So what is Hell (aside from having read this far into this post)?  By all accepted accounts, it is comprised of unspeakable and intolerable retribution upon a human for committing acts considered by divinity morally reprehensible (so my usual defense of human acts only be considered immoral only by human standards is inapplicable here).  We are told how to behave by a law of otherworldly and superior dictation.  This is the same governing body that assesses and exacts punishment.  As such, it exceeds all all human conception of extremity in terms of pain or even in its physical representation.

We have human conceptions of pain, pleasure, right and wrong as they appeal to our mental and bodily existence, but lacking the element of the divine, we have no way of knowing with certainty the exact sensation that such an extreme eternal punishment would create inside our fragile, failing limbs--and if the spirit is even thousands of times more resiliant than our terrestrial frames, it is certainly still one of the weakest cohesions of material in existence (and if it is that strong, I doubt these invalid shells could house them).  Even so, we so often speculate, even in terms of making this unthinkable torture palatable for ourselves, on the physical pain and terrible anguish that occurs.  Greek myth, S. Alleghri and Dostoevsky (not that I've read any of them), as well as more obvious sources, explicitly depict a great amount of physical pain inflicted upon the deserving.

This is the main point that I fail to believe that a Hell exists consisting of physical punishment for misdeeds that very rarely include physical infractions (by proportion).  People take such strains to stay alive, and I'm not talking here about the ones who simply refuse to do the right thing and off themselves and spare us, but everyone who actually struggles and makes a concerted effort just to continue existing, as unpleasant as existing is most of the time.  Most of the time, this is accompanied by a great deal of physical suffering that either cannot be satisfied or at best only temporarily so.  And in such cases, there is not time to suffer the mental anguish of questioning surroundings or whether or not there's a Hell.  Is the preference to stay alive plagued by tactile lacking merely a tactic as to further delay the far greater pain that lay ahead?  is it merely instinct?  (If that's the case, then we can reintroduce the argument against morality as then survival becomes the primary motivating factor).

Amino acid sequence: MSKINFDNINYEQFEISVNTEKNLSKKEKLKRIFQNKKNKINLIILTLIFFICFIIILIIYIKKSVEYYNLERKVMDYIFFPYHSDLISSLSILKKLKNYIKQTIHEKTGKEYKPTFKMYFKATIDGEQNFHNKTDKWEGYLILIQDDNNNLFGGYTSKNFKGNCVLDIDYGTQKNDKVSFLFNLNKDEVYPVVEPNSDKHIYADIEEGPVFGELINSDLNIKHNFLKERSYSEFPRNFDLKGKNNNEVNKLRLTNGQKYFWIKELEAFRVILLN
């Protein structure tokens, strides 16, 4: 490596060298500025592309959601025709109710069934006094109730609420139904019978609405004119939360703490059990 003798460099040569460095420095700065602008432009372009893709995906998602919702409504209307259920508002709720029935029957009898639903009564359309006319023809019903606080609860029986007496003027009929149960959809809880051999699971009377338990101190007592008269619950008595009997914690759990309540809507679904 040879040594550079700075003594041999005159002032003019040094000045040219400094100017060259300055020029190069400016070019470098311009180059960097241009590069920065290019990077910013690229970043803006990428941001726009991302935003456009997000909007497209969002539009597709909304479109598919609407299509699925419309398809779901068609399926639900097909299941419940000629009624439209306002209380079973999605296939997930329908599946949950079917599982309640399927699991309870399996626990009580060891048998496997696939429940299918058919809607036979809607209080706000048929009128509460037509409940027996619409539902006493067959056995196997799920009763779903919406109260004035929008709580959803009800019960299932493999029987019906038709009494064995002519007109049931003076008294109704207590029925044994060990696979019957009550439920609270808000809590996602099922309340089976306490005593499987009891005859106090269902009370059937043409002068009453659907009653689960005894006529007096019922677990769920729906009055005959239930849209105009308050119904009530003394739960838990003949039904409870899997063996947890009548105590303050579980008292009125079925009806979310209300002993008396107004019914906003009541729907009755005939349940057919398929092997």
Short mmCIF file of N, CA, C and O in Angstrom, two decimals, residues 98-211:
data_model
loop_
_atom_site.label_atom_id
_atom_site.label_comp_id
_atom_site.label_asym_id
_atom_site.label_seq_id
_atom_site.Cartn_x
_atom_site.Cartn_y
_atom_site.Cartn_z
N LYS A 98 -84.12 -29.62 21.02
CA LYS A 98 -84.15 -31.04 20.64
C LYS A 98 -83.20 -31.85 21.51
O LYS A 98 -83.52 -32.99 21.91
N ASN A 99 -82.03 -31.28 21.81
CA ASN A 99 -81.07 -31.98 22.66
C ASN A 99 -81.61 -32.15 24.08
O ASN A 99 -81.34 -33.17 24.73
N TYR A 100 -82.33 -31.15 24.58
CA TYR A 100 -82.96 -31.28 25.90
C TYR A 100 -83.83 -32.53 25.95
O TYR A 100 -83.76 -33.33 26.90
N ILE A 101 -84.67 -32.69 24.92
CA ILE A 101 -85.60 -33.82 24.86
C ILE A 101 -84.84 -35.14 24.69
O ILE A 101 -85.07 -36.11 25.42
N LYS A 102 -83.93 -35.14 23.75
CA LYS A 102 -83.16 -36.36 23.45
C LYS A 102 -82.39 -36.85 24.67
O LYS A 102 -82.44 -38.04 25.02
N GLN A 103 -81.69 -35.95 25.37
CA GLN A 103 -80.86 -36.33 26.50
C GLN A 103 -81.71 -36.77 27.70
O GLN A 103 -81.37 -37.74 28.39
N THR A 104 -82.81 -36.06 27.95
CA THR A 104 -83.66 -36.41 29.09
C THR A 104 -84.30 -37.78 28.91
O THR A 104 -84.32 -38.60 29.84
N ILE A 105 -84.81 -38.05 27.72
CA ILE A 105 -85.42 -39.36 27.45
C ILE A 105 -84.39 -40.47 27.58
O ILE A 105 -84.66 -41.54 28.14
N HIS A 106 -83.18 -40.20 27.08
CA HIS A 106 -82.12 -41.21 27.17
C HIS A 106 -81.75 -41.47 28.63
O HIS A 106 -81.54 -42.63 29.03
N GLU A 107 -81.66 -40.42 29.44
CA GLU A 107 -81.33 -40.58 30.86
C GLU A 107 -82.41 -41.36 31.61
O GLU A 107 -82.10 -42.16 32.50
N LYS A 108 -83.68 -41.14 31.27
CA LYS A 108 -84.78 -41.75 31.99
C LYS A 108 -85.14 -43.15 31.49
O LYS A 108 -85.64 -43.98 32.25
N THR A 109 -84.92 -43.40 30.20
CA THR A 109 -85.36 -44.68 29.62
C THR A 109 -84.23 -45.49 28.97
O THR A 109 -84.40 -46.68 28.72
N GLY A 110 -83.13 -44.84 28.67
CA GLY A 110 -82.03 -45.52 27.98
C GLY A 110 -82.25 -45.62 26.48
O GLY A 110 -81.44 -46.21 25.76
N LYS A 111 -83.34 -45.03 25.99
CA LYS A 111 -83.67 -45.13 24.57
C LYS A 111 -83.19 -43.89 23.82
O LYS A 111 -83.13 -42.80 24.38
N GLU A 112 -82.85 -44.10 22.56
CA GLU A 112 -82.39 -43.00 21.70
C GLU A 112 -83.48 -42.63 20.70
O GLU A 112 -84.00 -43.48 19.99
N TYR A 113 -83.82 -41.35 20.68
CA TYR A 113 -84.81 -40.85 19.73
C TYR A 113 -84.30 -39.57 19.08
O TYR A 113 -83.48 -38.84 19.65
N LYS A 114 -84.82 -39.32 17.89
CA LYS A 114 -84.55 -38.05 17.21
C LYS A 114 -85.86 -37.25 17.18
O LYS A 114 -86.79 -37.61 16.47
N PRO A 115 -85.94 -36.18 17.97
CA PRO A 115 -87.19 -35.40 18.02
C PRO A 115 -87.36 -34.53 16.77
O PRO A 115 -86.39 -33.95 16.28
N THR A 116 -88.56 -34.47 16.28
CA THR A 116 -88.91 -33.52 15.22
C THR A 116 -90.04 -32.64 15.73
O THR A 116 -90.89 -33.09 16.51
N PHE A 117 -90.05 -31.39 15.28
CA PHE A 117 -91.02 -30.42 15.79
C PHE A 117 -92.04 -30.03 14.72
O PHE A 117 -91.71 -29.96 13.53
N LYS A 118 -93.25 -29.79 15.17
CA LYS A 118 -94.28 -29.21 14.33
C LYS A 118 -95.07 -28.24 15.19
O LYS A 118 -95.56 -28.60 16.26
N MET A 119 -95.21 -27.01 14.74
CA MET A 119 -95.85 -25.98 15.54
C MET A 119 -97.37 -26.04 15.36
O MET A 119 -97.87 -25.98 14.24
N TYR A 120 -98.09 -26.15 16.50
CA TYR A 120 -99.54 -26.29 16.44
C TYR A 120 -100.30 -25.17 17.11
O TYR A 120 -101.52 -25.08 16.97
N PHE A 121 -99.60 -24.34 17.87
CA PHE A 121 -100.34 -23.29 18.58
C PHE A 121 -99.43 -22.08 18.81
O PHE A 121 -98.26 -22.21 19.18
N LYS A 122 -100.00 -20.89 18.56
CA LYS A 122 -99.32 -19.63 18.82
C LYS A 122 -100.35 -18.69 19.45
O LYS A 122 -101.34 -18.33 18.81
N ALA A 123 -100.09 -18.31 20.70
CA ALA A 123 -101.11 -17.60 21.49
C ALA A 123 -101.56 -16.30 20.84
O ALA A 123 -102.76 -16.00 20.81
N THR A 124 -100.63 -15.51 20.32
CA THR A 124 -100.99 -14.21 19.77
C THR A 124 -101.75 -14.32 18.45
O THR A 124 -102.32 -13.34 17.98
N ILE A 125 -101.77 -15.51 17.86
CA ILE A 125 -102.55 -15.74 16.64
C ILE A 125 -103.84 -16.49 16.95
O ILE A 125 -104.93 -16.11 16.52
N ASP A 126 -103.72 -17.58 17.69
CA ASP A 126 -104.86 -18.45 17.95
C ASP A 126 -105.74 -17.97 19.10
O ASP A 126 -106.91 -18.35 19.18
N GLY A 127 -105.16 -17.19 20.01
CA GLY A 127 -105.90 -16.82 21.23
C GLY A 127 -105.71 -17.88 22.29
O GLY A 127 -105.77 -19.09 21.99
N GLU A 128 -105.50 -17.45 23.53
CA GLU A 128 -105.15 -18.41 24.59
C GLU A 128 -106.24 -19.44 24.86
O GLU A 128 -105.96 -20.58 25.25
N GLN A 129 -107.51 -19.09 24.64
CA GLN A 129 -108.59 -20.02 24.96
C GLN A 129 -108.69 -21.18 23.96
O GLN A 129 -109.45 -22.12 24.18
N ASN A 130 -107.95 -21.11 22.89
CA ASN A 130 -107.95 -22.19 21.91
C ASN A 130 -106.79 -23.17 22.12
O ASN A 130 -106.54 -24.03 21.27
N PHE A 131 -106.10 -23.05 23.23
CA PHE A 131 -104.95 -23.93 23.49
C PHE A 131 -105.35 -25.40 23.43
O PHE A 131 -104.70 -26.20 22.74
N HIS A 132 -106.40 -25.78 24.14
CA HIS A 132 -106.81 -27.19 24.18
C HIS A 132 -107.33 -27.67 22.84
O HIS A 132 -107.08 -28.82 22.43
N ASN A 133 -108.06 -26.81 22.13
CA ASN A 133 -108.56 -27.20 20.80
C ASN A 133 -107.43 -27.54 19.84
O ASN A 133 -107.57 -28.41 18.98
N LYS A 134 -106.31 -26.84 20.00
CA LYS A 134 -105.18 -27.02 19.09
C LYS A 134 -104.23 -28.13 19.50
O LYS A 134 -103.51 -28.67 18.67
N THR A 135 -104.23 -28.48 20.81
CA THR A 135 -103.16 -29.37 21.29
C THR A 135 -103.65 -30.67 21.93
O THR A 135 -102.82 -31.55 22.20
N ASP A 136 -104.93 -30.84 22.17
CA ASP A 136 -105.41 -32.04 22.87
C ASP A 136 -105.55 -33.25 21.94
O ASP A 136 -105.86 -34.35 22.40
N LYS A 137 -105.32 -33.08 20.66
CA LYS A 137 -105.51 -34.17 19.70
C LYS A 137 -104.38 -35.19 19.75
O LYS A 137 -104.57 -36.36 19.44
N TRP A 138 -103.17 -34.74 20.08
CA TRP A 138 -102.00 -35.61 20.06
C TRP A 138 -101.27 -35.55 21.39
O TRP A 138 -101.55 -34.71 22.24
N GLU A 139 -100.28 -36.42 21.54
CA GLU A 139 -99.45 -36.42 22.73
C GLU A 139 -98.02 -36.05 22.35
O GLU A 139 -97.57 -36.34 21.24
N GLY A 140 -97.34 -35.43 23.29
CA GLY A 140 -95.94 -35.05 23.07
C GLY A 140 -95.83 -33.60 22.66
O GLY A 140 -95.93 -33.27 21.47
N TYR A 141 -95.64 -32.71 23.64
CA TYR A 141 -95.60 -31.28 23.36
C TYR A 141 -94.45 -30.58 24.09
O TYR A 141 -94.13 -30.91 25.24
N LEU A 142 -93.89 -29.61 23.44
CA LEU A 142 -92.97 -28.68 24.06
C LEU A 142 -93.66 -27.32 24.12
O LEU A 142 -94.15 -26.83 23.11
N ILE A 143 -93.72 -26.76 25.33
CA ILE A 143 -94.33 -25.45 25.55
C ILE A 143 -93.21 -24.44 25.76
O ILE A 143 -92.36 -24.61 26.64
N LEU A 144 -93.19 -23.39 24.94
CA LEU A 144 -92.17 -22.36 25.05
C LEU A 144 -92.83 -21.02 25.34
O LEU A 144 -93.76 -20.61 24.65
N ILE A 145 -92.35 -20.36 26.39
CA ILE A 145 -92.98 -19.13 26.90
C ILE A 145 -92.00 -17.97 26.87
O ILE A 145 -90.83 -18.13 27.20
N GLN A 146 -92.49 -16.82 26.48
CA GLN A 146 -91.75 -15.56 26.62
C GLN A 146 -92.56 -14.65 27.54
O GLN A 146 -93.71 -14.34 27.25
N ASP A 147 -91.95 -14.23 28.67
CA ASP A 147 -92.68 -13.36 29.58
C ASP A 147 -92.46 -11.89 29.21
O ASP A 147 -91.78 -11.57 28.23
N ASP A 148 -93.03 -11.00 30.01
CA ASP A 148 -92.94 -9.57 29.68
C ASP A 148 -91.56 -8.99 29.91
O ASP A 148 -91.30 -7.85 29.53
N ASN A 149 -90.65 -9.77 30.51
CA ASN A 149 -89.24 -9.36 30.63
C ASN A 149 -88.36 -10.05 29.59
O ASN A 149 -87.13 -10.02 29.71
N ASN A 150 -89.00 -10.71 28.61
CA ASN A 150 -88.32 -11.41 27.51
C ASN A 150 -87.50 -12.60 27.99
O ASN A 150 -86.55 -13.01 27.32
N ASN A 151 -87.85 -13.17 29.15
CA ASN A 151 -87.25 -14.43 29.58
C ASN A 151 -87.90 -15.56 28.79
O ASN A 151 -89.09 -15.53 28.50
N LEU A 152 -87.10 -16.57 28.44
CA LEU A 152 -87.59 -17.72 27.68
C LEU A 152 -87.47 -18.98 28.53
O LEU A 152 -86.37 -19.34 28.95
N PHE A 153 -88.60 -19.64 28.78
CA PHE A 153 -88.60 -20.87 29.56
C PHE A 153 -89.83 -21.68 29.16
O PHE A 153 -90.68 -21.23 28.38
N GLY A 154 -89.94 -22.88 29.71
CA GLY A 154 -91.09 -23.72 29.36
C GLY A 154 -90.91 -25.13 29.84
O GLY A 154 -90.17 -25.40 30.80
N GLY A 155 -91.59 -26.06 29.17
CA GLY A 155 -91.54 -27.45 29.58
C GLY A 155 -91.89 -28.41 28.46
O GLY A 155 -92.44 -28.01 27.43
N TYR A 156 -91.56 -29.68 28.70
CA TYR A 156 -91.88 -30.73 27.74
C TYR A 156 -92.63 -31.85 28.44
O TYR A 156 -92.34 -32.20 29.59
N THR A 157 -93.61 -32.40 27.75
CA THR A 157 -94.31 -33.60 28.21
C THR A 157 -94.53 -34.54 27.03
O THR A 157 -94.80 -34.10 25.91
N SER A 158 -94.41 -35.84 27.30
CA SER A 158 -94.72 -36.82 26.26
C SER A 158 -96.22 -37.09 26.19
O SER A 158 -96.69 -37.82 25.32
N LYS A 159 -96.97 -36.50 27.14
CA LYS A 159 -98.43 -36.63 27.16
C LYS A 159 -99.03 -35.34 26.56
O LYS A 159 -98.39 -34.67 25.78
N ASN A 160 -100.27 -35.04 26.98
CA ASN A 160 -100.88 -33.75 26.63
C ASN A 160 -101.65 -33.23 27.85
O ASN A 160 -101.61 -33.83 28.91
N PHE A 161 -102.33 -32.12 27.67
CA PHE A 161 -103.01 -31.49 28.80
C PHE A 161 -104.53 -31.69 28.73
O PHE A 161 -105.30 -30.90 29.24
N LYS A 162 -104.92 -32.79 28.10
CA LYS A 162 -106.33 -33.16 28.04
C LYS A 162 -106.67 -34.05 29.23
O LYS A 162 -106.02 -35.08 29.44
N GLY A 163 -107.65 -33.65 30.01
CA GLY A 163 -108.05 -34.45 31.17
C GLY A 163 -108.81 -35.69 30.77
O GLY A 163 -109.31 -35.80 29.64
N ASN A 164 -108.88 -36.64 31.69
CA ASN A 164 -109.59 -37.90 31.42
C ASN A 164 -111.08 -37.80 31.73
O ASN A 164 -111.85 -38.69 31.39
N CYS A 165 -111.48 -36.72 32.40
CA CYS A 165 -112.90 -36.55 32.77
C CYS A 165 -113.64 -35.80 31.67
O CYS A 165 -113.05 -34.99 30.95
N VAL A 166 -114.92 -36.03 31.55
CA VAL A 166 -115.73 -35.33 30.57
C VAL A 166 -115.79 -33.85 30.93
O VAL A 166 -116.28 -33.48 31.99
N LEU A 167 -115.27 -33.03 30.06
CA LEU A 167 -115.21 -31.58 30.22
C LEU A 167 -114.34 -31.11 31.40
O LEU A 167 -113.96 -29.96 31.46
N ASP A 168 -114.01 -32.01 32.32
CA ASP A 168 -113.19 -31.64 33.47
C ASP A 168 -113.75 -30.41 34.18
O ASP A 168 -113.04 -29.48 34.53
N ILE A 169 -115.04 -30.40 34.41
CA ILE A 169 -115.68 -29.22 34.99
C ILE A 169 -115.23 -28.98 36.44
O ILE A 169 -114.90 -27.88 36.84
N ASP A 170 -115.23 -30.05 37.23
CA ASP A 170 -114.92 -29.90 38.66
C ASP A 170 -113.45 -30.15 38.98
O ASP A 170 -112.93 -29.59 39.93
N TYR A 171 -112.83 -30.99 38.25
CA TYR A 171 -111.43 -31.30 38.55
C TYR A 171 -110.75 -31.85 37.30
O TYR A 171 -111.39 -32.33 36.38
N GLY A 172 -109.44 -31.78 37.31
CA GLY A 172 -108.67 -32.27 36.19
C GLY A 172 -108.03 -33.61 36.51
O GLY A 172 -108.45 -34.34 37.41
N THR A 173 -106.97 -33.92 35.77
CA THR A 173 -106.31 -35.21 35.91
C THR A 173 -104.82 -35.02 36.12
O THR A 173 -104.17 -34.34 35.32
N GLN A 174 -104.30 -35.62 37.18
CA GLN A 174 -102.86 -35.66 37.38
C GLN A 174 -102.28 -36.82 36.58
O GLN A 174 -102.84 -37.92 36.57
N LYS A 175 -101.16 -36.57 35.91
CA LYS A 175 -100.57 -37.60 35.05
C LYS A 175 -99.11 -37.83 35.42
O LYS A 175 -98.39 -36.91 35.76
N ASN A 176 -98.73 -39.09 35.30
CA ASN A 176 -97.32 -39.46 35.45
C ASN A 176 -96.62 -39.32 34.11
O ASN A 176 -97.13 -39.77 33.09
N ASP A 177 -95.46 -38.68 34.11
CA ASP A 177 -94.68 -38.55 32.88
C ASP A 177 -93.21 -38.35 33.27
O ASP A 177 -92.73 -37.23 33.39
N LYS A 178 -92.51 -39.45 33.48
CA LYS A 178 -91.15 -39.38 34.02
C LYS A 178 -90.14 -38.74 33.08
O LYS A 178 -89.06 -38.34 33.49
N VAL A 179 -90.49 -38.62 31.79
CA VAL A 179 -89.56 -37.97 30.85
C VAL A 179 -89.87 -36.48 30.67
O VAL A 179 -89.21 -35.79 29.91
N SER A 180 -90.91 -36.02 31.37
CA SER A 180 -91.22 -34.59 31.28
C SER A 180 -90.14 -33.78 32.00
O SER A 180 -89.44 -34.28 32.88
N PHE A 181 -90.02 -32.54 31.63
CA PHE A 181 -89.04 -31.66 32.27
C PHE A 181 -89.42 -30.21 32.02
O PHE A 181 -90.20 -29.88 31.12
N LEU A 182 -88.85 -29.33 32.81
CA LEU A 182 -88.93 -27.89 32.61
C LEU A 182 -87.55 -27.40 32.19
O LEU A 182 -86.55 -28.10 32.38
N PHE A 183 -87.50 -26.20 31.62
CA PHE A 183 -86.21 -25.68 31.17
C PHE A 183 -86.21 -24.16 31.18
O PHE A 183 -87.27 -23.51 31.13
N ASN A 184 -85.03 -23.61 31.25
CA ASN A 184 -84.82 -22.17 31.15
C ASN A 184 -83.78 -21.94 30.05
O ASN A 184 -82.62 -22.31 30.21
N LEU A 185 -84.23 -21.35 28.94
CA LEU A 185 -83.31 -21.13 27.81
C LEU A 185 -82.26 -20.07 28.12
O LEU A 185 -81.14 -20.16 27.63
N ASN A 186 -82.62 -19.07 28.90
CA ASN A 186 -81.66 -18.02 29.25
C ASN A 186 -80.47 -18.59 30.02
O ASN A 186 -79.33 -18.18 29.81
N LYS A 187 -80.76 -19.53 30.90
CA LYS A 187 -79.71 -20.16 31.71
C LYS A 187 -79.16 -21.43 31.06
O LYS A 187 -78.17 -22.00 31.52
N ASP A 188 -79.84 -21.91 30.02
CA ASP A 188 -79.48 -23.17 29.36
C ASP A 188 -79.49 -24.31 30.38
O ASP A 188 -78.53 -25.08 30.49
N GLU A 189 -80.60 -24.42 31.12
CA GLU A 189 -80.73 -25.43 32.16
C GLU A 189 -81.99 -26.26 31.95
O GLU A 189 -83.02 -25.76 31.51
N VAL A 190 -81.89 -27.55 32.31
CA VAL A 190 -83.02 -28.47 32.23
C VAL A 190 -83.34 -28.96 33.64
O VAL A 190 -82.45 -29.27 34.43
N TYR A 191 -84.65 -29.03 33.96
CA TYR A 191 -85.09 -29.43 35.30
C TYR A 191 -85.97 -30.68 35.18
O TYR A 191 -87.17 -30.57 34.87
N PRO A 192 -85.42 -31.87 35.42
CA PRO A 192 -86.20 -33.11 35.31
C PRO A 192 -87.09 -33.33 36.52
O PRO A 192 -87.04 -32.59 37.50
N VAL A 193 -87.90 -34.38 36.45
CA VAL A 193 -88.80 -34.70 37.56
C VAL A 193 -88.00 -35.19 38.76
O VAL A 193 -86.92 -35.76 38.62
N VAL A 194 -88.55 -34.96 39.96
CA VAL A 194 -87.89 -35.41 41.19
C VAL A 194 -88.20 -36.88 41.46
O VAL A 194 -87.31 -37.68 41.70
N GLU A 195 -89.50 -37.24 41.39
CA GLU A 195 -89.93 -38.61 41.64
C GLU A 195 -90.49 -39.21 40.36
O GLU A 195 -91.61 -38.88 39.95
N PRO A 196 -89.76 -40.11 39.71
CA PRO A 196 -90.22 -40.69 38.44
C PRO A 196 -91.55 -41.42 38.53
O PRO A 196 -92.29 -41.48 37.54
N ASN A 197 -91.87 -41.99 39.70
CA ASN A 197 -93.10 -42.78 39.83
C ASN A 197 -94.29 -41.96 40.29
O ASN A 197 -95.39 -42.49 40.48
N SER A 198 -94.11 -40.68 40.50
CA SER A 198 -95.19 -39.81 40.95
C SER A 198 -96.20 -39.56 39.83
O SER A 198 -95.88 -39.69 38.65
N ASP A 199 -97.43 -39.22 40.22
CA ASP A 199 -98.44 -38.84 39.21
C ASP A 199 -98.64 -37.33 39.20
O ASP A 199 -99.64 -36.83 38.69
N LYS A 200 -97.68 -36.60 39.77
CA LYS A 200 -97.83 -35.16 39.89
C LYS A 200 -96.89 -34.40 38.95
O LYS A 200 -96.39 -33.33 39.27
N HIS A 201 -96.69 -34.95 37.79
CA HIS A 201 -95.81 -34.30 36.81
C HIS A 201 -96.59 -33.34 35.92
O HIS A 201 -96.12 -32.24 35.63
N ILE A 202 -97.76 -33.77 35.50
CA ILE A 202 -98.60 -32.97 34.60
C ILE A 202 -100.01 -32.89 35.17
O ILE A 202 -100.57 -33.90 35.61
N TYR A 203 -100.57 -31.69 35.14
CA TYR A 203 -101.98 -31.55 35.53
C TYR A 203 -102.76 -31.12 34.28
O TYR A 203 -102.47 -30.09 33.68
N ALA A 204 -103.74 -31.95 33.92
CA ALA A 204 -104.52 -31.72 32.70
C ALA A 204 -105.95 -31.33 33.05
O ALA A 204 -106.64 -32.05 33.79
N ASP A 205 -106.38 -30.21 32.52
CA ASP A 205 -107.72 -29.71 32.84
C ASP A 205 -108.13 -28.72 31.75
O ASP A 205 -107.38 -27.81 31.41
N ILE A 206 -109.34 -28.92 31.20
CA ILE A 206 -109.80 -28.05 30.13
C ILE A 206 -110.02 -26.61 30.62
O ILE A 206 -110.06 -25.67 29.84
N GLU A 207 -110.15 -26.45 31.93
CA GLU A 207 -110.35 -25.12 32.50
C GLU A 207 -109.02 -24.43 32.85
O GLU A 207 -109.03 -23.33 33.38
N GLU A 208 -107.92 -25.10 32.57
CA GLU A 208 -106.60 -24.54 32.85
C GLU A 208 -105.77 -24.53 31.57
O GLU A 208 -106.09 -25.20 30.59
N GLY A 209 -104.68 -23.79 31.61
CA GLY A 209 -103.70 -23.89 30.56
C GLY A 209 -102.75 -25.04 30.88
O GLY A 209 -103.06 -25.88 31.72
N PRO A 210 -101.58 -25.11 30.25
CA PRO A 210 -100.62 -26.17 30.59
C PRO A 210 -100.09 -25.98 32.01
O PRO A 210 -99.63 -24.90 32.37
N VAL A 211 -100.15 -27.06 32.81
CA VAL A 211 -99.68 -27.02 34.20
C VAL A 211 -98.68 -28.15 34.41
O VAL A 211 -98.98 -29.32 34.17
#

I know for myself, and perhaps this is truly the genesis of this illfated supposition, that I would rather experience a new and unfathomable physical pain than that of a mental or emotional nature.  When one desires in the physical realm, there is a physical, tangible, knowable goal that will alleviate when once acquired.  There is a measurable material solution.  But even the most innocuous of mental desires is elusive and offers no glimpse as to its own remedy.  Even if one believes they have been unburdened of that initial pestilence, a new one arrives into a steadied mind or even as a result of that first solution.  Perhaps this is too subjective, but I certainly feel that others have expressed that their deepest sorrows are tantamount to similar